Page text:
Five ways to deal with head lice and nits

Act fast
“People are not treating an infestation at the earliest stages,” says Ian Burgess, the director of the Medical Entomology Centre in Cambridge, whose research is cited in the Nice guidelines for this persistent problem. “We quite often find people with hundreds and occasionally thousands of lice,” he says. Dee Wright, the owner of The Hairforce, a chain of self-styled “lice assassins”, says: “If you check your child’s hair and find a bunch of nits [eggs], you should be combing immediately, rather than waiting to spot a live one. It’s good to do a weekly check.”

Choose your weapon wisely
Many of Britain’s bestselling nit combs are ineffective, says Burgess: “They have gaps so wide that lice and nits can slip through.” He recommends using a plastic detection comb. “It needs to be rigid, and the front needs to be squared, to catch the legs of the lice.” The Bug Buster Kit sold by the charity Community Hygiene Concern contains these types of combs, with different sizes for lice and nits, and is available on the NHS (free for children diagnosed with lice). “It’s not going to be done in five minutes,” says Burgess. “With thick or long hair, you need to spend 20 to 30 minutes per session. If you’ve found a dozen and think you’ve done a good job, you probably haven’t – there’ll be at least another dozen hiding.”

Comb with care
“Lice are movement-sensitive and scarper when you touch the hair,” warns Wright. Dividing the head into sections helps avoid missing any. Detangle the hair first and use conditioner. Metal combs, especially, can shred individual hairs, says Burgess. “We have even come across pseudo nits, where the comb has peeled back little knots that look and feel like nits,” he says. “So if you’re going to comb, you need to use a lubricant and do it carefully.”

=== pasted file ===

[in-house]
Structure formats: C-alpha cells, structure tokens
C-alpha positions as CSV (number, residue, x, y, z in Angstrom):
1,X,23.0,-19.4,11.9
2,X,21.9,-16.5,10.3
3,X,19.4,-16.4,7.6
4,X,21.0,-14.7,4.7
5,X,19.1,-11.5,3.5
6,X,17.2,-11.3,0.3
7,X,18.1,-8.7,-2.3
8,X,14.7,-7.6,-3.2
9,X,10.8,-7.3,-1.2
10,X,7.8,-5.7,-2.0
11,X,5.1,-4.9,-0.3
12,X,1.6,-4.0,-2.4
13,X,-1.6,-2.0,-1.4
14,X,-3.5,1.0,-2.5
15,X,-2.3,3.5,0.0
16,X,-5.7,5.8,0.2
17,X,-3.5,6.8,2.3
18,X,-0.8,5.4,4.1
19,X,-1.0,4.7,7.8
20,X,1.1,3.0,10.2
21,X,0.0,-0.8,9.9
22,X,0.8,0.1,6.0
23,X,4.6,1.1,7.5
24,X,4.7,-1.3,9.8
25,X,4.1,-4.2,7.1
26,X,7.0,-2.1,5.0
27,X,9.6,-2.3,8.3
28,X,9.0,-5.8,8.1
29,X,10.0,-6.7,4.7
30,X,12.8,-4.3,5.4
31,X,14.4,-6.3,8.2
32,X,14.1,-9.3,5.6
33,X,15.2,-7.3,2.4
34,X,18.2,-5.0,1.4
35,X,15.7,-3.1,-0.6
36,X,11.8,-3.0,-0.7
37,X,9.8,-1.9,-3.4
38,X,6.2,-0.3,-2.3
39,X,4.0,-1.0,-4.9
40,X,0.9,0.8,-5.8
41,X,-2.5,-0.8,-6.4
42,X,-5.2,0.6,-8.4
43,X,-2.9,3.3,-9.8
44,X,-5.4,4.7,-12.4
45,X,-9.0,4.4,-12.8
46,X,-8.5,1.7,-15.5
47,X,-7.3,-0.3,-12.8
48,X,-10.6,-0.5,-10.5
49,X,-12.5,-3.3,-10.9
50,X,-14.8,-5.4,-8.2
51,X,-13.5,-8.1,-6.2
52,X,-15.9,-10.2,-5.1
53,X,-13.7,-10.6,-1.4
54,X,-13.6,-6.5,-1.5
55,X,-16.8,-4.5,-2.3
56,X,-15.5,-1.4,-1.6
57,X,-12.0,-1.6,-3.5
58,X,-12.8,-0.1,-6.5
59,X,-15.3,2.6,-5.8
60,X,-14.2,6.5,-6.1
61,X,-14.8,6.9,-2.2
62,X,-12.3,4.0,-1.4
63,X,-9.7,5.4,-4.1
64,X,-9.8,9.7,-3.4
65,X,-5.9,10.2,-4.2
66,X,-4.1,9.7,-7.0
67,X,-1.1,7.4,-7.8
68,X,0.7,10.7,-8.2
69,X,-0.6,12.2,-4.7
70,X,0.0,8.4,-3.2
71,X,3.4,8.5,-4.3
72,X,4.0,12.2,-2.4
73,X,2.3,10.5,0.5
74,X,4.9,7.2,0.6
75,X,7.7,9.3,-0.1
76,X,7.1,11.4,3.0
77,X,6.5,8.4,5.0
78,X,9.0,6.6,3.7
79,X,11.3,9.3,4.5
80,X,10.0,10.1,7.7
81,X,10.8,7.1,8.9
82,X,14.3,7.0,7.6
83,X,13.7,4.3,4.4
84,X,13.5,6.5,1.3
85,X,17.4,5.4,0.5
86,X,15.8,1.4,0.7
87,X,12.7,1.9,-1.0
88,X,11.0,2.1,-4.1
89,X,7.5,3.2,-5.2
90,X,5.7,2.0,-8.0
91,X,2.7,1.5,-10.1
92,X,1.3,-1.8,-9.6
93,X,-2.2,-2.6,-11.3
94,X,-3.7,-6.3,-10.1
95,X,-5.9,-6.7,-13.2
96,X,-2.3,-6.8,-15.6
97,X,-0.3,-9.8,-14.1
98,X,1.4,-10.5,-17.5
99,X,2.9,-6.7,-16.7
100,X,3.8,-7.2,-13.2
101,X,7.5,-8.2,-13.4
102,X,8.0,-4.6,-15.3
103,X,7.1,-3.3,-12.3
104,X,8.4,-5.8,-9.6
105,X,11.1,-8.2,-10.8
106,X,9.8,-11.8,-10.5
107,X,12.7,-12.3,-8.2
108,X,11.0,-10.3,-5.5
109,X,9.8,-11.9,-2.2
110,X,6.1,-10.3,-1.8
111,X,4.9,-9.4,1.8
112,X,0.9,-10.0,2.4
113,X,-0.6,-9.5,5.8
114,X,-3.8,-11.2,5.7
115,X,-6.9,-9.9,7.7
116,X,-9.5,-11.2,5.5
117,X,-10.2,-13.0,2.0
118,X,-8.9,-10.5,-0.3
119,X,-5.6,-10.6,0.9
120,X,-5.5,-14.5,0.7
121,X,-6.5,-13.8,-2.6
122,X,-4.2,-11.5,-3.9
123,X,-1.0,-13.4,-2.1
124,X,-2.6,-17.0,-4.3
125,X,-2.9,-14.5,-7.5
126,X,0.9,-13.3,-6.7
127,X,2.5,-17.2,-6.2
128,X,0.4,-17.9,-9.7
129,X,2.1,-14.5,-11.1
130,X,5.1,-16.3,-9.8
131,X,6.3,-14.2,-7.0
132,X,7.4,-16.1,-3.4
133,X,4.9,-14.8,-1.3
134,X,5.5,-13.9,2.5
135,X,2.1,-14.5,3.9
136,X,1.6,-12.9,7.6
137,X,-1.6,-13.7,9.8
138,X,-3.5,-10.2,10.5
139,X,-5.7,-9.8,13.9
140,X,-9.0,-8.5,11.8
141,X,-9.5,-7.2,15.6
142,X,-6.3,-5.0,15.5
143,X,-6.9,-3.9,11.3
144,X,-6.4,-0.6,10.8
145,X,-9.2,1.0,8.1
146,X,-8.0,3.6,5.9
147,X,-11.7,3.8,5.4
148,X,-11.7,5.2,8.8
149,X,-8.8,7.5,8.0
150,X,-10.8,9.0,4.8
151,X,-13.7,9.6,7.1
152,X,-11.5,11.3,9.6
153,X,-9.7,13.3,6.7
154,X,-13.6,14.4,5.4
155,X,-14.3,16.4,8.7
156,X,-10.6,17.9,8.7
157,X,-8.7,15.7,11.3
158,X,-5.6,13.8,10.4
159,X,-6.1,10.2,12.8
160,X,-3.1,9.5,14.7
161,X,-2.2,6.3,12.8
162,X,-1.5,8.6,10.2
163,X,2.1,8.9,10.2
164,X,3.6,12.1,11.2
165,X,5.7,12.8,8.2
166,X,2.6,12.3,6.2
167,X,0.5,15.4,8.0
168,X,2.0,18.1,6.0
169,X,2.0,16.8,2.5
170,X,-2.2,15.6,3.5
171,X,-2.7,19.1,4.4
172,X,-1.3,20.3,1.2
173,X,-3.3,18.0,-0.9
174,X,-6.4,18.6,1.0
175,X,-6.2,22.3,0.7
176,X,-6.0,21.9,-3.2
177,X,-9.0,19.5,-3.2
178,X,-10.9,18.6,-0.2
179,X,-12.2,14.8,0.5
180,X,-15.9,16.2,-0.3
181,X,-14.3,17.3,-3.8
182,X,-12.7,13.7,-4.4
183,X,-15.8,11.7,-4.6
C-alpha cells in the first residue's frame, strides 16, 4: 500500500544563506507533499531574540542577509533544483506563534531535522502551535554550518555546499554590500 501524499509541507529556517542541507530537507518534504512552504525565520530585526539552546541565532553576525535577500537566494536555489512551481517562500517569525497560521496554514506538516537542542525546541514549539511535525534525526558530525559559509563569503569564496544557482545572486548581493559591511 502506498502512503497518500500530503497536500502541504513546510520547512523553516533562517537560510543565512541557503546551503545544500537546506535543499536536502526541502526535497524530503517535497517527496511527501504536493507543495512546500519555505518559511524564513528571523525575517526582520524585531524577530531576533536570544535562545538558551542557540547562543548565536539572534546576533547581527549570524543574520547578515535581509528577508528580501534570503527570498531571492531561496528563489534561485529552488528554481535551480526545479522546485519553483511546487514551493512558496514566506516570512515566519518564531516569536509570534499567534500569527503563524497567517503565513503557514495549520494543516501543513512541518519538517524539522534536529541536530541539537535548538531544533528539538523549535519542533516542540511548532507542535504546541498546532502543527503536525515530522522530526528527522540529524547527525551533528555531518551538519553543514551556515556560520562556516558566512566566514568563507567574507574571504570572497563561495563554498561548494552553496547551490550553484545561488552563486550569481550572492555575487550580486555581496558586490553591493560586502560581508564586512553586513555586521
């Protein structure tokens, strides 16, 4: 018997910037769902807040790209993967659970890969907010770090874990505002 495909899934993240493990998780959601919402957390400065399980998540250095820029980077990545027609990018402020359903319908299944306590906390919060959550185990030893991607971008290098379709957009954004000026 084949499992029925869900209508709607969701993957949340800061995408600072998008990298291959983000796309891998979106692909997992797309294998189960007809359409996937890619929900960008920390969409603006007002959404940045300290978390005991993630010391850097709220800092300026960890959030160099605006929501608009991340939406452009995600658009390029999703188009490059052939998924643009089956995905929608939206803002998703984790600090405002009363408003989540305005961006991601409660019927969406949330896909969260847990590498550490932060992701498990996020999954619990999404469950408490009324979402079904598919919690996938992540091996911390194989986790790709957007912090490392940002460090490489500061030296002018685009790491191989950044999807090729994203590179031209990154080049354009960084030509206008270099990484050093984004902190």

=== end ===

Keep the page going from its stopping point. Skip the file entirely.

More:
Forget chemical pesticides
Burgess says that we have known about pesticide-resistant lice in the UK since 1995, yet chemical pesticide treatments are still sold – and frequently recommended by pharmacists and prescribed by doctors. “GPs aren’t listening,” he says. “It’s hardly surprising there are a lot of lice.”

Play the long game
Silicone-based shampoo treatments, otherwise known as physical pesticides, may effectively smother the lice, but some of the dreaded nits can survive. “We looked at nearly 1,895 case records,” says Burgess. “Most of those who had baby lice appear after a treatment had them within the first week, but the longest case was 13 days.” Either treat again a week or so later, or keep combing for a few weeks to catch any late hatchers.